Monday, May 12, 2008

Finding What You Never Lost

Since doing our poetry project in Lake's class last year, Stephen Dobyns has held a special place in my heart. I'd never really enjoyed anyones poetry before, and after putting so much time and energy into his work, I forged a connection with him that I haven't really felt with other poets since. I guess it's a kind of first love.

I think someone first introduced me to the idea of "Celestial nostalgia" in a seminary class a couple of years ago. Basically, the idea observes that occasionally we'll read something, or hear something, or think of some "new" idea and in that moment be overcome by the idea that you've known whatever it is you've experienced all along. The idea is that occasionally we hear things in certain Sunday school lessons that, well, that we somehow remember from the pre-existence. And you know, how could we remember that thing unless there was a pre-existence, etc...

I guess I should be a little more serious about the idea, I'm totally in love with it. In fact, anyone who knows me knows I'm a major C.S. Lewis fan, and that's one of the biggest reasons. When I read his work I feel like I'm just getting back in touch with something I always knew.

Almost ironically (not all of his work is what I'd exactly call spiritual), I get that same feeling when I read Dobyns' work. Like when he writes he's just reciting something that was already there, often something a little dark, but still ancient.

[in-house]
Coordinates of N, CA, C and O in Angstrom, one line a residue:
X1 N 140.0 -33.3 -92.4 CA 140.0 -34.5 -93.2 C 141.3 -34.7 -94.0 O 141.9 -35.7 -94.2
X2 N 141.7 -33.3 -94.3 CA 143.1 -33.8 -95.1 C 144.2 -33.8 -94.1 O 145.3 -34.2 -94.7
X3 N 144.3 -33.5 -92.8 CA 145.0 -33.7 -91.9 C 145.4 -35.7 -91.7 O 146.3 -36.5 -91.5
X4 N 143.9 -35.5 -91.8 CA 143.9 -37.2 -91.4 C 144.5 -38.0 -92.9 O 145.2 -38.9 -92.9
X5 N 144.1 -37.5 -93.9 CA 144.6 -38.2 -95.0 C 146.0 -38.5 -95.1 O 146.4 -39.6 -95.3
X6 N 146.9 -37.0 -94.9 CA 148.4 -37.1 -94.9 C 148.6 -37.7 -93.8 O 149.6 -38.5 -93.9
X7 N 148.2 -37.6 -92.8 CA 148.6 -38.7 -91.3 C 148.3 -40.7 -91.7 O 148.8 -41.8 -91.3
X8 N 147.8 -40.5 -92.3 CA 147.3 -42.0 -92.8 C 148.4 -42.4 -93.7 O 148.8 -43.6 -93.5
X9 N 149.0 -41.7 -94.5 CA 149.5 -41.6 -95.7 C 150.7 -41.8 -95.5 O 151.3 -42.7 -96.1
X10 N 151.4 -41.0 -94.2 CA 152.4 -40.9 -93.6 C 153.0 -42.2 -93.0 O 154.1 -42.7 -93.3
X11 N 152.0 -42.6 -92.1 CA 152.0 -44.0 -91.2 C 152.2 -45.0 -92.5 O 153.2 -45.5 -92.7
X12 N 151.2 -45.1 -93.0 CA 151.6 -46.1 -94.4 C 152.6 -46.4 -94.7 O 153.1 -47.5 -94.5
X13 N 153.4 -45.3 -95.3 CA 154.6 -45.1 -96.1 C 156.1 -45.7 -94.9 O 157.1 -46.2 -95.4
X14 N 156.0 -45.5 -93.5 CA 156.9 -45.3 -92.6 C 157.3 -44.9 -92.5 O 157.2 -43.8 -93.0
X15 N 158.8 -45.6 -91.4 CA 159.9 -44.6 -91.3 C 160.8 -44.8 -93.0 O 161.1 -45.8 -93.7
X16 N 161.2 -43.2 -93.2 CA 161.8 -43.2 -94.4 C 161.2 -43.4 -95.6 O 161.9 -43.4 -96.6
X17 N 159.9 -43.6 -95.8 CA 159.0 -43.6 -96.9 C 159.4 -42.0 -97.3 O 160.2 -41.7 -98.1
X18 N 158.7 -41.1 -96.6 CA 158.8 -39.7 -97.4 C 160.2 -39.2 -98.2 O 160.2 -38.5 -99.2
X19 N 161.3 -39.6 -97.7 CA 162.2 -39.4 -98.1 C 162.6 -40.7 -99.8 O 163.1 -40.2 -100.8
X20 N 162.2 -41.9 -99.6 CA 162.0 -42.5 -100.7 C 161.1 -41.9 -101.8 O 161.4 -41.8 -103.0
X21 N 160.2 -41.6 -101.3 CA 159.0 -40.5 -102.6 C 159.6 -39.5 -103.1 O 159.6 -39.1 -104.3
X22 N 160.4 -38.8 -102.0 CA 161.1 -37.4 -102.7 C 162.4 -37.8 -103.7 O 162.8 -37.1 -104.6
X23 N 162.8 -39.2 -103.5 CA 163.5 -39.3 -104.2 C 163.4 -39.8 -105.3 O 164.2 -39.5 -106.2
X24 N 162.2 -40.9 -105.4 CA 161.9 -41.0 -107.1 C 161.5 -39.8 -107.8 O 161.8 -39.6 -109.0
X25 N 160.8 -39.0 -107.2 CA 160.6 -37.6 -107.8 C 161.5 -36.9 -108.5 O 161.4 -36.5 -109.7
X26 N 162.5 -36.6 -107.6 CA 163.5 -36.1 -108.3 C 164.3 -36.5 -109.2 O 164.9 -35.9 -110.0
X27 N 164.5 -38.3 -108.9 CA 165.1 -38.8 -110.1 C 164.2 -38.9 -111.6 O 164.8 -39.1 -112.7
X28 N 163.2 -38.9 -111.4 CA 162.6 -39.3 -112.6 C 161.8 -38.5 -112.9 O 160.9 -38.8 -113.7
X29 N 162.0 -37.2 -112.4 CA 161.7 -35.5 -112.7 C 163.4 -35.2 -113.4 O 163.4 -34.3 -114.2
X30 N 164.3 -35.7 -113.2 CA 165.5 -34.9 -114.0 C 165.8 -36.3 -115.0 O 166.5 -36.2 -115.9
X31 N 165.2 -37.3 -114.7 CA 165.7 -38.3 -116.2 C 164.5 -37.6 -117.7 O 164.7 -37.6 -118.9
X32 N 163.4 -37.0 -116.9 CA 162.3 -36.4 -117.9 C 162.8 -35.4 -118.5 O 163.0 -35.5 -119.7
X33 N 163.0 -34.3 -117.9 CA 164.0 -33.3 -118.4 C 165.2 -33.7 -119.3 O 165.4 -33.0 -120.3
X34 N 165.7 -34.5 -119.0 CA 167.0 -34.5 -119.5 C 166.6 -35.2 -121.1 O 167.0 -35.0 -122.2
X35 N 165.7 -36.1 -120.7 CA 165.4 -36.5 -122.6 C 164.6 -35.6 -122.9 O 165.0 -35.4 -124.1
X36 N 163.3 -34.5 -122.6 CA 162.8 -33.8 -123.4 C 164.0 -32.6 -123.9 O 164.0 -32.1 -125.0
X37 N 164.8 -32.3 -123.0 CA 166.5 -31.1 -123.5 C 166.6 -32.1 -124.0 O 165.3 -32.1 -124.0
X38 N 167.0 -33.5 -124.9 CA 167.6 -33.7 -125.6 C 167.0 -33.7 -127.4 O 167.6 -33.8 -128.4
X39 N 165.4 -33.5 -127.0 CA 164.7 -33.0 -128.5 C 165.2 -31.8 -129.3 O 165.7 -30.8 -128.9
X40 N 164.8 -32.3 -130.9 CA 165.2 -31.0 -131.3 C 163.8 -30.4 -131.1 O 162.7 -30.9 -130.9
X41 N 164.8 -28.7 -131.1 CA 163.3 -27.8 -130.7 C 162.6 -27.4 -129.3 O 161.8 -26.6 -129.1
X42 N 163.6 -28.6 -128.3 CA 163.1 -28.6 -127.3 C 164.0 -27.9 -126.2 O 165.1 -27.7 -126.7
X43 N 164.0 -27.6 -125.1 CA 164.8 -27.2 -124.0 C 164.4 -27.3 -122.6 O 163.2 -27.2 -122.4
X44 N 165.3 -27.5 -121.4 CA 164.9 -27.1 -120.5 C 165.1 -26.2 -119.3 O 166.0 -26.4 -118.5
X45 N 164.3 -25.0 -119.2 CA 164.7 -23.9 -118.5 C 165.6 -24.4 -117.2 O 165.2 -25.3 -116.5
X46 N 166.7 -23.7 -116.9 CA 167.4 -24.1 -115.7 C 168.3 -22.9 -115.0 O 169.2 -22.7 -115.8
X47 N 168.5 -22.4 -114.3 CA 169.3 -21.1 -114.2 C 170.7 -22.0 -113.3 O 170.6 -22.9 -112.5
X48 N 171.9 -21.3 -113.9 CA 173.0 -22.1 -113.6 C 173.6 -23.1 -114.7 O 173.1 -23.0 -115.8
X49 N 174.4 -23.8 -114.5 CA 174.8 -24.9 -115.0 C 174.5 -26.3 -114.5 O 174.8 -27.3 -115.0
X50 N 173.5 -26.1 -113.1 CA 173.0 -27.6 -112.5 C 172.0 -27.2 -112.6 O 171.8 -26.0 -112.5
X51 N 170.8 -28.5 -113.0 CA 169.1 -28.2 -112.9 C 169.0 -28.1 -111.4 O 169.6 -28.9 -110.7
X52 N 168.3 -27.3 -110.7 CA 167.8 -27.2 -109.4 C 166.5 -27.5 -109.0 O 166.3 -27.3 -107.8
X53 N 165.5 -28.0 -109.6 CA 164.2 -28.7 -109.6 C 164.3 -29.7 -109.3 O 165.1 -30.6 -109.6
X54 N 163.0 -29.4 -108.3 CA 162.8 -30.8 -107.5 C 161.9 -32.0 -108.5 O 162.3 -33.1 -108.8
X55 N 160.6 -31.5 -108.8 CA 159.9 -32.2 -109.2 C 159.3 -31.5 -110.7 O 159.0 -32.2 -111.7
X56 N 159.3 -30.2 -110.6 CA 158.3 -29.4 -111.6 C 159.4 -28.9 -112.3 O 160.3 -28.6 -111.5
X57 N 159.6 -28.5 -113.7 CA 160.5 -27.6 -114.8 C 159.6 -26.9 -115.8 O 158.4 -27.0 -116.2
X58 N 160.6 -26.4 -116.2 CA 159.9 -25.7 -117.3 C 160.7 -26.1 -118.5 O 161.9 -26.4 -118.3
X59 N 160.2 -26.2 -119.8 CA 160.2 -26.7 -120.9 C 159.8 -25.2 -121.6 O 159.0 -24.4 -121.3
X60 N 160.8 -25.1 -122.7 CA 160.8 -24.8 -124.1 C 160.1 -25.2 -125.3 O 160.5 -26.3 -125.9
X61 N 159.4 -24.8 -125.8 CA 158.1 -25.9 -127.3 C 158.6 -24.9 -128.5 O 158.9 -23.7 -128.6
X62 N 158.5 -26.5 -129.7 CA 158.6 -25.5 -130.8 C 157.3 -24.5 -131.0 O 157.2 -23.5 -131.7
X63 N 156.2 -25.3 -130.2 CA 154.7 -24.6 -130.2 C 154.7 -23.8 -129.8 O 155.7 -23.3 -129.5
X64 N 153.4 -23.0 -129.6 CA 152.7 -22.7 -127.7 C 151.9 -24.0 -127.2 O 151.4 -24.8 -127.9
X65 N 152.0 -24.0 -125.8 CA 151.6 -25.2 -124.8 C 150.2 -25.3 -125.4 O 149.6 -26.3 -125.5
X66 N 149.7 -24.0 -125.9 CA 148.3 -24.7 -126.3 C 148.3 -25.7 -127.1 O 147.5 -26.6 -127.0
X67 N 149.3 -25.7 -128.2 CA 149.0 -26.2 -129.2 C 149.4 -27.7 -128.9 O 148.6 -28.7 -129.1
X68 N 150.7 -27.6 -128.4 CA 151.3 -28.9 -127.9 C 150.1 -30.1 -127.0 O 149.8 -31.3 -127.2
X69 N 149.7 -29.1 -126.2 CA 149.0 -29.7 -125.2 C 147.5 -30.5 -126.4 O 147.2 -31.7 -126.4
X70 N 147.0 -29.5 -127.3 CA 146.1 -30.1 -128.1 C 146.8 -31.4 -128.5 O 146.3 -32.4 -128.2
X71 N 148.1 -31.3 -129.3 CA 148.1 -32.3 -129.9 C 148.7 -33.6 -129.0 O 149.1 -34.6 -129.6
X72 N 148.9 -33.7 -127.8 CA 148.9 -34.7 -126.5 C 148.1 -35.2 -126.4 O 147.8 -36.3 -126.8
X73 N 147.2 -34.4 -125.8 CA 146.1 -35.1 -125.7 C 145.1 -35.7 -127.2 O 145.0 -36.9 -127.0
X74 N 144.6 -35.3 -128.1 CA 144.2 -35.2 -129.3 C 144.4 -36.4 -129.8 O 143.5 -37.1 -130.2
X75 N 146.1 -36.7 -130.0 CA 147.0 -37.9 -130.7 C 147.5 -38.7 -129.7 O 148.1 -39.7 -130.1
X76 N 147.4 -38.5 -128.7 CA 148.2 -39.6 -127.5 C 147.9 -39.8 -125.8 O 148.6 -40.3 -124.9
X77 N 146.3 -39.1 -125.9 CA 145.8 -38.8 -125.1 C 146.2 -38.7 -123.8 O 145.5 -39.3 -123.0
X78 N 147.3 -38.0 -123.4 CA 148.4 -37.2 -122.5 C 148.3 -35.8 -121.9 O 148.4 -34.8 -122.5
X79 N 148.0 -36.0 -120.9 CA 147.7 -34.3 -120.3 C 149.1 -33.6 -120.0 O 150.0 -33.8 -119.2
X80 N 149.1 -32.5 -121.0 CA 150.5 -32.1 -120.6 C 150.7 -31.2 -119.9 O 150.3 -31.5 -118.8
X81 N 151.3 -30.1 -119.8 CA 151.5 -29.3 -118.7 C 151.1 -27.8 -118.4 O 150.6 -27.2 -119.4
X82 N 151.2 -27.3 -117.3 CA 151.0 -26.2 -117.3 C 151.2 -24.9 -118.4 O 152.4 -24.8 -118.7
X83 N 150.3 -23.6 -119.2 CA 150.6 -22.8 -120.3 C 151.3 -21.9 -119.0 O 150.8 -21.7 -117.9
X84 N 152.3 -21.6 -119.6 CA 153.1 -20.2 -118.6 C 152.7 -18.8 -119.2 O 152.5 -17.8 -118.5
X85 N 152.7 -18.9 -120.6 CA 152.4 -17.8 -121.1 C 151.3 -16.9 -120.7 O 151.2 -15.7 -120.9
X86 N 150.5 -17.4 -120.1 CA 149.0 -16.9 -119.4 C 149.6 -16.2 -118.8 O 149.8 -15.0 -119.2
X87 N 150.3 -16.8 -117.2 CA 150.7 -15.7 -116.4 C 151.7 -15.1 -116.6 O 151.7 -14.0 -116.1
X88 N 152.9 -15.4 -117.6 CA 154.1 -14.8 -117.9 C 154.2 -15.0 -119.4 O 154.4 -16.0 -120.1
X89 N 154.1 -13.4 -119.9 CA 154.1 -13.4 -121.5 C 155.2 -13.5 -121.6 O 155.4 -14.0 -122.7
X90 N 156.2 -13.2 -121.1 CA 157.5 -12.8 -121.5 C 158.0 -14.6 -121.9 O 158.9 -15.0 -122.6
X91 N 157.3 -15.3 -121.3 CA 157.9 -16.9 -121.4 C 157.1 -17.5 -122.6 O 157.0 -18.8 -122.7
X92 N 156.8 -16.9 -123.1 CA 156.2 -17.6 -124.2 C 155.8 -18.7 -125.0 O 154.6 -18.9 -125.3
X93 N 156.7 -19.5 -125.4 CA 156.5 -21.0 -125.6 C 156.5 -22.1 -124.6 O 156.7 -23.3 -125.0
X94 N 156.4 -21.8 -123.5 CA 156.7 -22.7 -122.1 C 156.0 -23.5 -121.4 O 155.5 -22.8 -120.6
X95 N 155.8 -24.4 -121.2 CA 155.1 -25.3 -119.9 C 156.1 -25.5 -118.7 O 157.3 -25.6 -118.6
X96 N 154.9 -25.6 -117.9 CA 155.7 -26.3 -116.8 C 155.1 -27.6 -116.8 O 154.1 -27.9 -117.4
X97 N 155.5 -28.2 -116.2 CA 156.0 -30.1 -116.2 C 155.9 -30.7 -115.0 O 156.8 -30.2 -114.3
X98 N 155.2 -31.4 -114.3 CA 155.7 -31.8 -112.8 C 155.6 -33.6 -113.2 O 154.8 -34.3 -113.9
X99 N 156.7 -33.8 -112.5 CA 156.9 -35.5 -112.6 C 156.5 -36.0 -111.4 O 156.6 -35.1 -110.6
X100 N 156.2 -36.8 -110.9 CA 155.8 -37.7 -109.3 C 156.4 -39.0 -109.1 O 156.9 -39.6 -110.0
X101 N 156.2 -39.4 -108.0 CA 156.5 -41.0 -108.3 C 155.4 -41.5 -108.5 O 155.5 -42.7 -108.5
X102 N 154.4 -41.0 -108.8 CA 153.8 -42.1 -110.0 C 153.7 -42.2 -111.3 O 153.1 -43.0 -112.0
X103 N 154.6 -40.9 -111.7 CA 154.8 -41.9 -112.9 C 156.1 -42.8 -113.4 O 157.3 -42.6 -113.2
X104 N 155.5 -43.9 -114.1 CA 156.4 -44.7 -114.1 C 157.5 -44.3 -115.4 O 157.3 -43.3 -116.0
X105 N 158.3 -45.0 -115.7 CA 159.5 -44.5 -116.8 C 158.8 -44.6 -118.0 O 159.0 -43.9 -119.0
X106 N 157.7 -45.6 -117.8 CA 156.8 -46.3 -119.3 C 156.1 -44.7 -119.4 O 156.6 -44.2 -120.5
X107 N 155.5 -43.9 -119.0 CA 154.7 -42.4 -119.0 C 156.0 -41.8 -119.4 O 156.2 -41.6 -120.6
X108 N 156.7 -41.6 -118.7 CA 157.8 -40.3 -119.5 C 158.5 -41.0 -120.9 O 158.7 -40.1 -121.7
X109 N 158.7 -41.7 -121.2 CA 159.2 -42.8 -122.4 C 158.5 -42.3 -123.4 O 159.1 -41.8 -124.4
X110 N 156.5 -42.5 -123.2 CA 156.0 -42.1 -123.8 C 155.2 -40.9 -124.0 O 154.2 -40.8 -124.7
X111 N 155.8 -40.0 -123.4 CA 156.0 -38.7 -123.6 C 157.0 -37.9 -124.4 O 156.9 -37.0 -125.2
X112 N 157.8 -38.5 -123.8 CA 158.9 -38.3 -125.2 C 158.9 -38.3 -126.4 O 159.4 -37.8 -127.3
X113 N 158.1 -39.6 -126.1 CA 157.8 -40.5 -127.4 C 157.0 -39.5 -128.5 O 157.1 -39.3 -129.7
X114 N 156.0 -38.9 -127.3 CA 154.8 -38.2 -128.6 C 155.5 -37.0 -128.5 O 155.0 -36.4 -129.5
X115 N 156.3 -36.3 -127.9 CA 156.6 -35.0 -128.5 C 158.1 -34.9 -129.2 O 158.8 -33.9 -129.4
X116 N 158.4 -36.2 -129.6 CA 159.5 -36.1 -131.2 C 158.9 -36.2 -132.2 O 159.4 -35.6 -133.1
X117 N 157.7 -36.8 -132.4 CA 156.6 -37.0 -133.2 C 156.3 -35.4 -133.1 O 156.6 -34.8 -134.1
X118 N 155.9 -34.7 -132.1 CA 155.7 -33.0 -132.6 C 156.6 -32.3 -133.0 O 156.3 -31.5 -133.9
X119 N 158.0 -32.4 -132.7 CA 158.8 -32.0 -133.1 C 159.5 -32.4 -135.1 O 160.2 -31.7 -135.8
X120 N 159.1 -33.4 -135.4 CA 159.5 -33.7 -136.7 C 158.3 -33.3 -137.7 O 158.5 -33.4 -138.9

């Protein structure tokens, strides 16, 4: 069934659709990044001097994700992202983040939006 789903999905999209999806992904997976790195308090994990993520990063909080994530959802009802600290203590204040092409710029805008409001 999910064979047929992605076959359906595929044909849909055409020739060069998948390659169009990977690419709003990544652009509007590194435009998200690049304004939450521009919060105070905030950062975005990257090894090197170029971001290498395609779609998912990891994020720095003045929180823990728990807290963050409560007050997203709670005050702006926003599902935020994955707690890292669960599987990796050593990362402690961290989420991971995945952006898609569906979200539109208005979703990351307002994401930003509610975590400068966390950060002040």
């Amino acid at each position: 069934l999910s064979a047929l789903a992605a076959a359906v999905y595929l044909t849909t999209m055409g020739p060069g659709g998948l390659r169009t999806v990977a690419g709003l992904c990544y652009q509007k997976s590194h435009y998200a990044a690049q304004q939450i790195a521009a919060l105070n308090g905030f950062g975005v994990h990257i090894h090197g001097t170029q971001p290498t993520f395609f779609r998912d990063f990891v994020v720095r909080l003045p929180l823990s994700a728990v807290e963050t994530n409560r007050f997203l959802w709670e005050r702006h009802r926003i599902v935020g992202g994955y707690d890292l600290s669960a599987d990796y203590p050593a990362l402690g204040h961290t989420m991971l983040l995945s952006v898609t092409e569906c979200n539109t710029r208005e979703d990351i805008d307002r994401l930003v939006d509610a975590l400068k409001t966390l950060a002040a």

Anyway, here's the first part of a four part poem titled, "Separations."


To begin with photographs of summer: lakes
ringed by white birch held by hands of white bone -
skeletons as delicate as the skeletons of birds.
To begin with a scene in a theater: a man and
woman sit on a red couch and between them
are photographs so bright that each becomes
a small lamp lighting their faces, making
a circle of yellow light around the couch;
but then it is darker, and moving back one sees
that the couch is alone on an empty stage.
The man and woman look at the photographs
and although they are talking there is no sound.
The only sound comes from a cleaning woman
at the back of the theater as she moves along
each row. She is old and lives with her cat.
She thinks of nothing but raising the seats
which she likes to flick up in such a way
that each snaps shut. Outside it is snowing and
almost dark. People hurry from office to home.
They are dissatisfied and all their cars
complain: snarling, honking, hating each other.

-Stephen Dobyns

No comments: